The blarg has been populated overmuch lately with thoughts of death and of passing, and this is the last post on the subject, I promise. Happier topics are on the horizon.
But in the meantime, I have to reflect on the subject of burials. As much as I understand and appreciate the power and the lure of tradition and ceremony, I just don’t understand it. I never have, and I don’t know that I ever will.
There is something strange — I’ll even say, for me, unnatural — about making all this fuss over a dearly departed loved one’s body, draining it of its fluids and preserving it, saying these lovely things over it, reflecting on the life lived, and then carrying said loved one up the side of a hill to leave them in the ground.
Shakespeare once said, “We are such stuff as dreams are made of.”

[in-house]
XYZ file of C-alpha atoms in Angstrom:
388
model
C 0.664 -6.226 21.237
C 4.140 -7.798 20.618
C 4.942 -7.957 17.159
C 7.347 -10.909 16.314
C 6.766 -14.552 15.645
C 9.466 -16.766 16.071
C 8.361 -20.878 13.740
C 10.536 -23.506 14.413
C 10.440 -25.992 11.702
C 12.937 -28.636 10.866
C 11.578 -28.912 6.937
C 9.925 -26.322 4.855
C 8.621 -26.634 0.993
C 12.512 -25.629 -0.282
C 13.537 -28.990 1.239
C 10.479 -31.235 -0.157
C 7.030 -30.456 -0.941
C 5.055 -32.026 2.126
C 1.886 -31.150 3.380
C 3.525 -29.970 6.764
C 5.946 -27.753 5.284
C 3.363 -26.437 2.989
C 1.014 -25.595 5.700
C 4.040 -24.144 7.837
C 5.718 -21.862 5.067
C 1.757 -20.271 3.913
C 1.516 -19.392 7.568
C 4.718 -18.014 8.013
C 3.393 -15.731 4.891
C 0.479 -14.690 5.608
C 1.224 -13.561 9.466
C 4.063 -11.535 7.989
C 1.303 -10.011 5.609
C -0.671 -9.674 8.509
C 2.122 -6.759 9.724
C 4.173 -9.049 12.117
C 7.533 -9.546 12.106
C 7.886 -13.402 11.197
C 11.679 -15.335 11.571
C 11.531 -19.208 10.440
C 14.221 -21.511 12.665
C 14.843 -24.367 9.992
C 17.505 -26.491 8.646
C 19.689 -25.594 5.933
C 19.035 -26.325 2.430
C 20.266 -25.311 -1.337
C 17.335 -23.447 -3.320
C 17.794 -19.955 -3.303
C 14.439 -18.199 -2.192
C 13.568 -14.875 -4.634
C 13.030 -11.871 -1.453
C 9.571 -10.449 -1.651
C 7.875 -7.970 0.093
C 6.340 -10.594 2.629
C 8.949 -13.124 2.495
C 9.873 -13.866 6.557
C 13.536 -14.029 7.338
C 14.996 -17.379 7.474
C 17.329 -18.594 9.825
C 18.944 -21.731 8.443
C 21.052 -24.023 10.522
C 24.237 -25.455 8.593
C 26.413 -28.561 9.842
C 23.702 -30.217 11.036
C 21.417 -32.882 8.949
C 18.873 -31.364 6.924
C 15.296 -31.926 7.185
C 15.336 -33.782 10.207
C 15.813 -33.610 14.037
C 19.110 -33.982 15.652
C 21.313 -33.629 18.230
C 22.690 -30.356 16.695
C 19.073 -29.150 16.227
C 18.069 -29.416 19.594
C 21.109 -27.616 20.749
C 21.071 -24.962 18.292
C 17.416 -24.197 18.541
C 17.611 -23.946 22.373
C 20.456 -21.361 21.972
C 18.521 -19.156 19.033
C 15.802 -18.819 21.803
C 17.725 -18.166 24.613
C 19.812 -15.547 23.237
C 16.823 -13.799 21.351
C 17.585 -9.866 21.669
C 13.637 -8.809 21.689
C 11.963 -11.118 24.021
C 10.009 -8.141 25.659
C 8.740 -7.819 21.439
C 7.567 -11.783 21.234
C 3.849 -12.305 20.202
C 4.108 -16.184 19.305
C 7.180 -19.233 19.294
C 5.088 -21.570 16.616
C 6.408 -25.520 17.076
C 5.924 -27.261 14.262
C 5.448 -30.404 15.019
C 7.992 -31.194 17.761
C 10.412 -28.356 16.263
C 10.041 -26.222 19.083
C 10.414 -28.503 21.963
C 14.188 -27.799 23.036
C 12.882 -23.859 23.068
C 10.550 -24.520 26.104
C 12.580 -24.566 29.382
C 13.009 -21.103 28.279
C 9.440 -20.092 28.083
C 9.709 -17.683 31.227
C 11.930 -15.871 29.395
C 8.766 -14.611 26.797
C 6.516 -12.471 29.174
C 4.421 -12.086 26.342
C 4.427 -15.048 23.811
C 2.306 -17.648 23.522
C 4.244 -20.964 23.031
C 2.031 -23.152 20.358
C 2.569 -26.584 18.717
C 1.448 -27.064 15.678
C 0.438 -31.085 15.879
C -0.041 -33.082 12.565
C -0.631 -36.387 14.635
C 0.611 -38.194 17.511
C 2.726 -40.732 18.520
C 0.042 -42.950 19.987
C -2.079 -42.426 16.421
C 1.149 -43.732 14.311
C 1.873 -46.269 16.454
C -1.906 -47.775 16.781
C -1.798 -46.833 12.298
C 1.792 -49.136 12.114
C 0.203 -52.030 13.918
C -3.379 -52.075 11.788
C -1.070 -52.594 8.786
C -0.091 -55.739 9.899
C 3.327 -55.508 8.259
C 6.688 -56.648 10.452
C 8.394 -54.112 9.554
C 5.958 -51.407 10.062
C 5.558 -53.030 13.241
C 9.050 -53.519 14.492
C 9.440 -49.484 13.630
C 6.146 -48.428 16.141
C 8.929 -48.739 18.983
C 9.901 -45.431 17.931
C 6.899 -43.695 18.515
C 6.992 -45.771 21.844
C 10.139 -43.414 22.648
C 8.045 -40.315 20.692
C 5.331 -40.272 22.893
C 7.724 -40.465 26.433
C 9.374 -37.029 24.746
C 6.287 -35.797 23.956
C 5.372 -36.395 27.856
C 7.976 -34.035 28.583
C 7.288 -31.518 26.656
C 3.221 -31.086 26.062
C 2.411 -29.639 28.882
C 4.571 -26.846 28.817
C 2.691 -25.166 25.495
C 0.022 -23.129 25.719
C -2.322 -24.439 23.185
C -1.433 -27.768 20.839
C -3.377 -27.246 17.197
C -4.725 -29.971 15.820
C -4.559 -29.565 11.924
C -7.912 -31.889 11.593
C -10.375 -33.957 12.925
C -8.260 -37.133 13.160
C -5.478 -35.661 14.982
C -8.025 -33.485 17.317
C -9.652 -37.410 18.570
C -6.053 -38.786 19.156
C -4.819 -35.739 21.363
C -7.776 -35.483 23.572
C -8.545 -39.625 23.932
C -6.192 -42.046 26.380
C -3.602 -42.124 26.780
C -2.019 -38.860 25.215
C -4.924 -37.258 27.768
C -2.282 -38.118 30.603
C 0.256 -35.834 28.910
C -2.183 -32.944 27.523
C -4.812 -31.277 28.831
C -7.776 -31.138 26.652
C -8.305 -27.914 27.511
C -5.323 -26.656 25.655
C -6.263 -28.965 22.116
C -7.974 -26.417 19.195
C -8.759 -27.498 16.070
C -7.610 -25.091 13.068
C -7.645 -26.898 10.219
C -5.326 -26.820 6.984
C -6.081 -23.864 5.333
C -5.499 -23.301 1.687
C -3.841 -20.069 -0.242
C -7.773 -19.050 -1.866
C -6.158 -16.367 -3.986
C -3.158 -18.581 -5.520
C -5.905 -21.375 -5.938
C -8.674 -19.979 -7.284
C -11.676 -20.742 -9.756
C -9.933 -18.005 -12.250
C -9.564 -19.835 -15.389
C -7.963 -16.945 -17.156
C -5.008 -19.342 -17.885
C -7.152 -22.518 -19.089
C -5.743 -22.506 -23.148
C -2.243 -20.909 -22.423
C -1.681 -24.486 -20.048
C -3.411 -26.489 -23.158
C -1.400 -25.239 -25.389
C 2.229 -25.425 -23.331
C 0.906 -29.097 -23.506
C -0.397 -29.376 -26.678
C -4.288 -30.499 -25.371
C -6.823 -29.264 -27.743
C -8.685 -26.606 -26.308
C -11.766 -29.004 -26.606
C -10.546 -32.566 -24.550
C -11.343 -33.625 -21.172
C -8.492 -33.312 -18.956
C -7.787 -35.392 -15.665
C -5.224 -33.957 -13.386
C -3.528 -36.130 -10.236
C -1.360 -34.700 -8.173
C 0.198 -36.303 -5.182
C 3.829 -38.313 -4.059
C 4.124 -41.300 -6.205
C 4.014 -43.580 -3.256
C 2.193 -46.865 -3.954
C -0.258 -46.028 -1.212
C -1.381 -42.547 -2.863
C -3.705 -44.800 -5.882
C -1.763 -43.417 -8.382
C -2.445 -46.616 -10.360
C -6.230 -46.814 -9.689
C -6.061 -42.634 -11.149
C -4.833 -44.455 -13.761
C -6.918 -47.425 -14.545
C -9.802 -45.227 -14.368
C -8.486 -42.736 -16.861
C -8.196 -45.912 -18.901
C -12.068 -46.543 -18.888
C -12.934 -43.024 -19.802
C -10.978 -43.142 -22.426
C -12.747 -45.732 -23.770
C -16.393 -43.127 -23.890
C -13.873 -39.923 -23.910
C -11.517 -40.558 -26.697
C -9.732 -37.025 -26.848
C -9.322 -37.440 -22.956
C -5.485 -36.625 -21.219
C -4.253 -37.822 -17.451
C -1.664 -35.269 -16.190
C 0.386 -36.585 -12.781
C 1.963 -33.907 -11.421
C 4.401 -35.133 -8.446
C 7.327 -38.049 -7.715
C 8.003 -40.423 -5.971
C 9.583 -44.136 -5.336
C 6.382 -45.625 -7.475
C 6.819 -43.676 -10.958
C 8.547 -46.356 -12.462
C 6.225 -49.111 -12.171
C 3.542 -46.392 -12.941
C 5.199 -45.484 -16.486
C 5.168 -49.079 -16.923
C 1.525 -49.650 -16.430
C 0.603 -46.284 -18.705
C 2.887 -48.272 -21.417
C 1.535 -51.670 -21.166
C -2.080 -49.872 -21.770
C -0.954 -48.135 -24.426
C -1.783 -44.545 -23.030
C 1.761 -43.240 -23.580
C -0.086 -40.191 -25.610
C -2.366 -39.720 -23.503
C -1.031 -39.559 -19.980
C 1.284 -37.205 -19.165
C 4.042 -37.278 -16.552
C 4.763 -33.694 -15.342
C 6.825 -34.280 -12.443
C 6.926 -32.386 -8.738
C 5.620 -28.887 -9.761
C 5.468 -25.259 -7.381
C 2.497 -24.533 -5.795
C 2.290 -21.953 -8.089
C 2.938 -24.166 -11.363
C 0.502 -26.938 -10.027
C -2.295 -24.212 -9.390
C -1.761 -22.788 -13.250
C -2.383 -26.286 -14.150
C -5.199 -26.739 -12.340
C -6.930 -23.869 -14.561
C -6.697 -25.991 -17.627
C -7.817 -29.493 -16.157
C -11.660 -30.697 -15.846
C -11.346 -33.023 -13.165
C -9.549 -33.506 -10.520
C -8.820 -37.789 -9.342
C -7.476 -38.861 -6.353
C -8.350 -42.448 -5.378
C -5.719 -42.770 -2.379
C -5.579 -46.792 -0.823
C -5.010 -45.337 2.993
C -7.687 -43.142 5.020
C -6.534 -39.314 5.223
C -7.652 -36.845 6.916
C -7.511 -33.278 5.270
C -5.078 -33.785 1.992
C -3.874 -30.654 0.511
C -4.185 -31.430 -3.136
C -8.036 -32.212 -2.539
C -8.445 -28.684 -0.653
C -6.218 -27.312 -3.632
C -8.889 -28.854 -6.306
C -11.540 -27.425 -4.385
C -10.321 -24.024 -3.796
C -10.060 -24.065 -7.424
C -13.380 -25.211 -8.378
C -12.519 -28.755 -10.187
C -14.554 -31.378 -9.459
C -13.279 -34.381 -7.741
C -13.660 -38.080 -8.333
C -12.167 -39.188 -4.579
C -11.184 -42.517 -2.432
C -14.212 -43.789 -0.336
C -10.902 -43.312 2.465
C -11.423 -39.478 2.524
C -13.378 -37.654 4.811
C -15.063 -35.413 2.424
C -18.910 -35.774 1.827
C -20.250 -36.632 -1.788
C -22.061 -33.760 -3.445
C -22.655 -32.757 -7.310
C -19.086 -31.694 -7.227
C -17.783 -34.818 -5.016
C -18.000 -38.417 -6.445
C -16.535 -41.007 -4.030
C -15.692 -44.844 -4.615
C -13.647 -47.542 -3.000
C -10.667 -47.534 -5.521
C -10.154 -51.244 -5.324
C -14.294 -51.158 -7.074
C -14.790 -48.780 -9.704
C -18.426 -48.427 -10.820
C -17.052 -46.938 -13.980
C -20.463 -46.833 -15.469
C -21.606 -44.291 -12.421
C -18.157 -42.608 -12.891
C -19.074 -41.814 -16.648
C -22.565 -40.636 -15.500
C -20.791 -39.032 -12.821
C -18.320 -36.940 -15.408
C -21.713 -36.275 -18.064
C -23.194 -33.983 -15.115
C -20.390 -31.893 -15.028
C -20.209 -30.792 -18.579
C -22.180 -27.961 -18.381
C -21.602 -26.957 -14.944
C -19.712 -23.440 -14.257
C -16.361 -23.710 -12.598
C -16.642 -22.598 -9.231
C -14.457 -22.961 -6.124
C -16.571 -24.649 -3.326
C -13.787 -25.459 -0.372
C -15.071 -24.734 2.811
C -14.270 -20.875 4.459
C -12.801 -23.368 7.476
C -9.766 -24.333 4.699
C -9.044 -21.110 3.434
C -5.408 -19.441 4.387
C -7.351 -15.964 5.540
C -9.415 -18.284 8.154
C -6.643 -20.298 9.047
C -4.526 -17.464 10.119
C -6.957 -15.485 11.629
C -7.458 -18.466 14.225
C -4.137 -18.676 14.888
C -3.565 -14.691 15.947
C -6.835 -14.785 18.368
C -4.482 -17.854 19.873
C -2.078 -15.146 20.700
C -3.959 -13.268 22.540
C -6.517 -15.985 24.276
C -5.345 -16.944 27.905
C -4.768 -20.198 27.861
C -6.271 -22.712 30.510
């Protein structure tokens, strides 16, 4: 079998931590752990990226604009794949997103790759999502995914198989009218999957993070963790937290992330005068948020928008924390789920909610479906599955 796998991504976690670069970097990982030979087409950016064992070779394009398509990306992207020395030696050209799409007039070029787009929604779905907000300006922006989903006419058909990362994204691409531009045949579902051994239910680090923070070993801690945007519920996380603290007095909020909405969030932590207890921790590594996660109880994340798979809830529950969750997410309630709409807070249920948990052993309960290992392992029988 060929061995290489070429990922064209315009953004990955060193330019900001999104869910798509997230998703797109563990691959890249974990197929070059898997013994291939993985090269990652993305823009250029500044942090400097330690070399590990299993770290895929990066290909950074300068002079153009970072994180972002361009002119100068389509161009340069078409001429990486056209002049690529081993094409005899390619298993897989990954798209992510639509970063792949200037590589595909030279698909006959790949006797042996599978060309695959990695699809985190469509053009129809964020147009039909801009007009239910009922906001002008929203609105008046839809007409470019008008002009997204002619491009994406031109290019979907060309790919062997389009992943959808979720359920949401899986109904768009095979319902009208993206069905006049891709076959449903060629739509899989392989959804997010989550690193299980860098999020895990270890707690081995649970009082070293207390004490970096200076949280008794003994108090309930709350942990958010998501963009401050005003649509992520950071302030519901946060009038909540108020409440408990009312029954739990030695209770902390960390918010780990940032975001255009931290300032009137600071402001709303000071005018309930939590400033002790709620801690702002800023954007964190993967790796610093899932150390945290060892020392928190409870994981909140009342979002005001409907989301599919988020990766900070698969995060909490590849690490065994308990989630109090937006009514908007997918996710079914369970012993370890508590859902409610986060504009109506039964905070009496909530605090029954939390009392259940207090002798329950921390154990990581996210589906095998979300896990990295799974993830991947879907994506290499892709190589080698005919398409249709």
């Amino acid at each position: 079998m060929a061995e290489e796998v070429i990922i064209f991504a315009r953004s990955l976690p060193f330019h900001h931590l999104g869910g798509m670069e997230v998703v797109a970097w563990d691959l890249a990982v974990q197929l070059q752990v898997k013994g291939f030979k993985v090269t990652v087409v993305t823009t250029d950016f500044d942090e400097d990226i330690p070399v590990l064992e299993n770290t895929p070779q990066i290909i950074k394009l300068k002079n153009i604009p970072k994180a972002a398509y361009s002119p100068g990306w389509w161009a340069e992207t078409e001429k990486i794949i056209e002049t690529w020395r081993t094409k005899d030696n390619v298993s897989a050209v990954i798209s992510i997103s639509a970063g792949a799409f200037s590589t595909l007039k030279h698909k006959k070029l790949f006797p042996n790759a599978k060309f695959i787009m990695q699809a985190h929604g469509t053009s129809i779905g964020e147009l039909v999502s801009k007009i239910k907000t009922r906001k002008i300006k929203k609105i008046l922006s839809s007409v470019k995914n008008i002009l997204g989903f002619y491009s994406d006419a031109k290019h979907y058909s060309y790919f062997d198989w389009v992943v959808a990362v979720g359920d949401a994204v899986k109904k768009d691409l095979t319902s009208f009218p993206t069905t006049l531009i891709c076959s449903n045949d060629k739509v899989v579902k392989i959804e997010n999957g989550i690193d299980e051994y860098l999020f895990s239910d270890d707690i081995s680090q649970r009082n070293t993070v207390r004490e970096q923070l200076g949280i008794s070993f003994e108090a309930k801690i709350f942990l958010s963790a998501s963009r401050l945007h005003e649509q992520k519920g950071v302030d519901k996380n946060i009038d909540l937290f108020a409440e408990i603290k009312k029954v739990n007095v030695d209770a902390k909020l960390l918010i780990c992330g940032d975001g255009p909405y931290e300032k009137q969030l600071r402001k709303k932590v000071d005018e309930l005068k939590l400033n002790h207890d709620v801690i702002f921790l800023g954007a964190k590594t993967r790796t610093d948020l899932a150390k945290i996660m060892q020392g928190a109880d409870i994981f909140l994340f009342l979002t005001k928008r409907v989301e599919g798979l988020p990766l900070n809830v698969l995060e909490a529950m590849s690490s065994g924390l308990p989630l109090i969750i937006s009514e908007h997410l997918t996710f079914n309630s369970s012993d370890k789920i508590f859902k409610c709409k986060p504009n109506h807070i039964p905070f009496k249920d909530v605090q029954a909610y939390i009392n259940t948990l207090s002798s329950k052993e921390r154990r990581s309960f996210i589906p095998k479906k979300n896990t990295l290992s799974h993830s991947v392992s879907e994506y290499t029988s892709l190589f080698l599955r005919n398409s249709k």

Neil deGrasse Tyson said, “…We are part of this universe, we are in this universe, but perhaps more important than both of those facts, is that the universe is in us.”
Moby said, “We are all made of stars.”
The things that make us up — the energy, the atoms, the dark unknowable forces of creation, whatever — move out of phase with our bodies as we die and return to the chaos that spawned us. Burial maybe slows that process down a little bit, but in the end, we all turn to dust. I don’t understand the point in putting it off by putting a body in a neat little box.
We are humans. We are more than the skin we inhabit. We deserve more than a six foot by three foot plot in the ground when we meet our end.
When I go, I want to be scattered over the ocean or over a mountaintop or maybe in the coffee of a bunch of pretentious coffee snobs.
…This doesn’t particularly jive with my theme of writing motivationals. Or maybe it does. But I think maybe mostly it doesn’t.
Ho hum. Regular programming will return next week.
This weekly Re-Motivational post is part of Stream of Consciousness Saturday. Every Saturday, I use LindaGHill‘s prompt to refocus my efforts and evaluate my process, sometimes with productive results.